Let me talk about the key point first: I think the number that investors should pay most attention to is the annualized return on investment (aka Internal return rate: IRR).
In the first chapter of the book “The Rules of Super Growth Stocks Investing”, section 1-1, I listed my historical return on investment for the past two decades, compared with the S&P 500 index and the Taiwan stock price-weighted index for the same period of each year. In addition, I once wrote an article “What information should investors take notes? Why? “, you can find out the figures that investors should record.
How I calculate?
I personally use Google spreadsheet to calculate. The numbers listed below are the numbers that I think investors should record, as well as my calculation methods, or where to obtain them, and points to pay attention to:
|How to calculate?|
|Annual return||= (The amount of the investment portfolio on the 12/31 of the year-the fund added during the period-the handling fees-the amount of the investment portfolio on the 12/31 of the previous year) / the amount of the investment portfolio on the 12/31 of the previous year|
|S&P 500||= (S&P 500 index on 12/31 of the year-S&P 500 index on 12/31 of the previous year)/S&P 500 index on 12/31 of the previous year|
|Annualized rate of return (IRR)||=(Present value of portfolio/100)^(1/(number of investment years))-1|
Some tips when calculating IRR
Here are some tips when calculating, and my personal experience:
- All my annual figures are calculated based on the figures on the 12/31 of the year minus the figures on the 12/31 of the previous year.
- Why is the annualized return on investment (IRR) important? Because according to the rule of 72, you only need to divide 72 by your annualized return on investment to know that your assets will double in about a few years.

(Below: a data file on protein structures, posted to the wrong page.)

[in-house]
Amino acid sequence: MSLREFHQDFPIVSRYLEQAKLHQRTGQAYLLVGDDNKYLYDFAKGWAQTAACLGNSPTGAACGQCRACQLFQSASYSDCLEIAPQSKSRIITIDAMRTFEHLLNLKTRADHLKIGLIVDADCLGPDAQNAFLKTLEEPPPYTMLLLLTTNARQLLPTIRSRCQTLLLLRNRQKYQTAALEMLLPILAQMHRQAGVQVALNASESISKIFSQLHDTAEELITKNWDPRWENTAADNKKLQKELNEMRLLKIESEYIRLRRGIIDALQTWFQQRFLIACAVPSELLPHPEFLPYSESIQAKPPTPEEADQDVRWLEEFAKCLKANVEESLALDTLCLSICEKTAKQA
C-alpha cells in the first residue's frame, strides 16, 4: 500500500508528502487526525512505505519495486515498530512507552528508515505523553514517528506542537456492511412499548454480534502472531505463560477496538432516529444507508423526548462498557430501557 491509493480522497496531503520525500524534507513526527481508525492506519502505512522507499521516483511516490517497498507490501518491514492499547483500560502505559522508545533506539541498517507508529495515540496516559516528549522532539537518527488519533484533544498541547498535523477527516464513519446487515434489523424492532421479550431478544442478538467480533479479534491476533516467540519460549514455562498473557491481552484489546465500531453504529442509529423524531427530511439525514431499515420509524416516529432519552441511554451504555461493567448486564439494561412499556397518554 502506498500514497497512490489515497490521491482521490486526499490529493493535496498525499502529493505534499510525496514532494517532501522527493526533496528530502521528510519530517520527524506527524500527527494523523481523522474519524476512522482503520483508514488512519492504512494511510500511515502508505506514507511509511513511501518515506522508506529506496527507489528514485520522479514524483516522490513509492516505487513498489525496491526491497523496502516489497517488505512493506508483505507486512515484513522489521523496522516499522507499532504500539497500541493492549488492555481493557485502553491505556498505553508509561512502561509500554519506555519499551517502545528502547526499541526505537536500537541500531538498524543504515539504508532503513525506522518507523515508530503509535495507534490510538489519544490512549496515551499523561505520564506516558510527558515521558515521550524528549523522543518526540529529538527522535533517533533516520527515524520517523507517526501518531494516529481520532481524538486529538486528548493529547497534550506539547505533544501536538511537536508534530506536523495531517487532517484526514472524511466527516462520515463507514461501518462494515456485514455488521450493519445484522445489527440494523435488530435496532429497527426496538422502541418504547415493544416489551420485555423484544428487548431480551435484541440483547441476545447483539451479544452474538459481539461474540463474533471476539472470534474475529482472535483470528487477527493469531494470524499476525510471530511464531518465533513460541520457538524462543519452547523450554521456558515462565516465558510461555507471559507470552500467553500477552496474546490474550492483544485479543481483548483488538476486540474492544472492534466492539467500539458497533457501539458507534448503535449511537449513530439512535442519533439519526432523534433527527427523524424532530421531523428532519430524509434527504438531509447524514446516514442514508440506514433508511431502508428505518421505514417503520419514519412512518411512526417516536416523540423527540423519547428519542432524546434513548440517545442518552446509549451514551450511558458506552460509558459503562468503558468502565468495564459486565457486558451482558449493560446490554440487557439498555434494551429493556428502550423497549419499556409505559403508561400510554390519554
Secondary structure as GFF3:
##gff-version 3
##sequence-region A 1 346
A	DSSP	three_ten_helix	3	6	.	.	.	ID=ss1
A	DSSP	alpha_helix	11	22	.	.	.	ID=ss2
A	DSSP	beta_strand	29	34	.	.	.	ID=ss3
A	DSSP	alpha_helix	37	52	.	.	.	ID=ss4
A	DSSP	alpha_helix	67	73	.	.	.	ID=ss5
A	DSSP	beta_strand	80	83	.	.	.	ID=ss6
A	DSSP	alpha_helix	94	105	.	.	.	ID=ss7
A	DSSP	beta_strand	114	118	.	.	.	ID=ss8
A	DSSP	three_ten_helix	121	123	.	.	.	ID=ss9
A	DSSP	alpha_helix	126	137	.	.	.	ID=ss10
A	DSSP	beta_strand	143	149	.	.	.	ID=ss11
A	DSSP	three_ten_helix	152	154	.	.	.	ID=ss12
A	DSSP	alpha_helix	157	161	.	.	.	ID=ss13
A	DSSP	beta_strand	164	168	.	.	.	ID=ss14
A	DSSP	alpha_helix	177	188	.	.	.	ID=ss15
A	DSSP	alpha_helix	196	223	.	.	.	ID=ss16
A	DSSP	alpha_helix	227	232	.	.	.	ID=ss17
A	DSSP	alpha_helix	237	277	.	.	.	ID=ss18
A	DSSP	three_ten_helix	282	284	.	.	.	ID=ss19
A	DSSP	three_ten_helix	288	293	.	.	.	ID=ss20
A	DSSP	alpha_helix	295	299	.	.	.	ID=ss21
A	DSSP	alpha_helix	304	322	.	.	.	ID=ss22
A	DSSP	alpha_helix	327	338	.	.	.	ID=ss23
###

- How to calculate the extra funds added during the investment period? My own calculation method is to deduct the funds invested every year (regardless of the day of the period), various handling fees, commissions, taxes, ADR storage fees, securities dealers’ other fees, and remittance handling fees. Deducted from the total remuneration.
- Excel’s annualized return on investment calculation formula cannot calculate numbers with negative returns, but Google Sheet does not have this situation, so I personally don’t use the formula, write a piece of code to calculate it, and then pull the year in the Excel sheet.
Why is the annualized return on investment important?
In addition, I think two thing is very important:
- The law of large numbers, with the increase of investment years and the expansion of funds, it will be more and more difficult to achieve a certain annual return rate every year.
- Investors should pay attention to their annualized investment rate of return (IRR). Why?
- Because according to the rule of 72, you only need to divide 72 by your annualized return on investment. You can know how many years your wealth will be doubled ───we care about this number.
- We are unlikely to get an extraordinary annual rate of return every year. It doesn’t make much sense to only look at the annual rate of return in a single year, because it is also possible that our good luck and excellent market conditions have contributed to the flames (and vice versa).
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